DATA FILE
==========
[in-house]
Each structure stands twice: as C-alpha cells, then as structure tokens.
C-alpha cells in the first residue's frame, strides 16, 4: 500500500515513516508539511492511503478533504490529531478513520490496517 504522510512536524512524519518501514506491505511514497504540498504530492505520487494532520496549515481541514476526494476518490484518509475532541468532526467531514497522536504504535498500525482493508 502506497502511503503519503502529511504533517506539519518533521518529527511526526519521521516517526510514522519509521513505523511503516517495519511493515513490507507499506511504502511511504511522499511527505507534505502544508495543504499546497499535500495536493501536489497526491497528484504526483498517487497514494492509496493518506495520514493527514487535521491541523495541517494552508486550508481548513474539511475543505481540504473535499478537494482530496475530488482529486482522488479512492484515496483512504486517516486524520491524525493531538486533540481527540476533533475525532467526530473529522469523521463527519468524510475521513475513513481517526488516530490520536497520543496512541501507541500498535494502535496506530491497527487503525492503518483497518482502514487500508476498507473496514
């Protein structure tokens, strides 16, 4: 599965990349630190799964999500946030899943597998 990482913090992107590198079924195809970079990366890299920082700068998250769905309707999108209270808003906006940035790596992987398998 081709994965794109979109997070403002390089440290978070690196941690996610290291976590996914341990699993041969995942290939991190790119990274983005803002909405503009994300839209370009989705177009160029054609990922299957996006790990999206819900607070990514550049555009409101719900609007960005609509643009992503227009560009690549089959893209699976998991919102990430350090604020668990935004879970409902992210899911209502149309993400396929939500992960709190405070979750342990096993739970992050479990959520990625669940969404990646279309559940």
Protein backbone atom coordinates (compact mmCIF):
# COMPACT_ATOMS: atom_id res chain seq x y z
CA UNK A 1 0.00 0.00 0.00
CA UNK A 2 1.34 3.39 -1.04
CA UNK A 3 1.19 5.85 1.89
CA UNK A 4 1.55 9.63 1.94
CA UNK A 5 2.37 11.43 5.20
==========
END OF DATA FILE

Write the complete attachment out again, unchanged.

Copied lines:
[in-house]
Each structure stands twice: as C-alpha cells, then as structure tokens.
C-alpha cells in the first residue's frame, strides 16, 4: 500500500515513516508539511492511503478533504490529531478513520490496517 504522510512536524512524519518501514506491505511514497504540498504530492505520487494532520496549515481541514476526494476518490484518509475532541468532526467531514497522536504504535498500525482493508 502506497502511503503519503502529511504533517506539519518533521518529527511526526519521521516517526510514522519509521513505523511503516517495519511493515513490507507499506511504502511511504511522499511527505507534505502544508495543504499546497499535500495536493501536489497526491497528484504526483498517487497514494492509496493518506495520514493527514487535521491541523495541517494552508486550508481548513474539511475543505481540504473535499478537494482530496475530488482529486482522488479512492484515496483512504486517516486524520491524525493531538486533540481527540476533533475525532467526530473529522469523521463527519468524510475521513475513513481517526488516530490520536497520543496512541501507541500498535494502535496506530491497527487503525492503518483497518482502514487500508476498507473496514
């Protein structure tokens, strides 16, 4: 599965990349630190799964999500946030899943597998 990482913090992107590198079924195809970079990366890299920082700068998250769905309707999108209270808003906006940035790596992987398998 081709994965794109979109997070403002390089440290978070690196941690996610290291976590996914341990699993041969995942290939991190790119990274983005803002909405503009994300839209370009989705177009160029054609990922299957996006790990999206819900607070990514550049555009409101719900609007960005609509643009992503227009560009690549089959893209699976998991919102990430350090604020668990935004879970409902992210899911209502149309993400396929939500992960709190405070979750342990096993739970992050479990959520990625669940969404990646279309559940």
Protein backbone atom coordinates (compact mmCIF):
# COMPACT_ATOMS: atom_id res chain seq x y z
CA UNK A 1 0.00 0.00 0.00
CA UNK A 2 1.34 3.39 -1.04
CA UNK A 3 1.19 5.85 1.89
CA UNK A 4 1.55 9.63 1.94
CA UNK A 5 2.37 11.43 5.20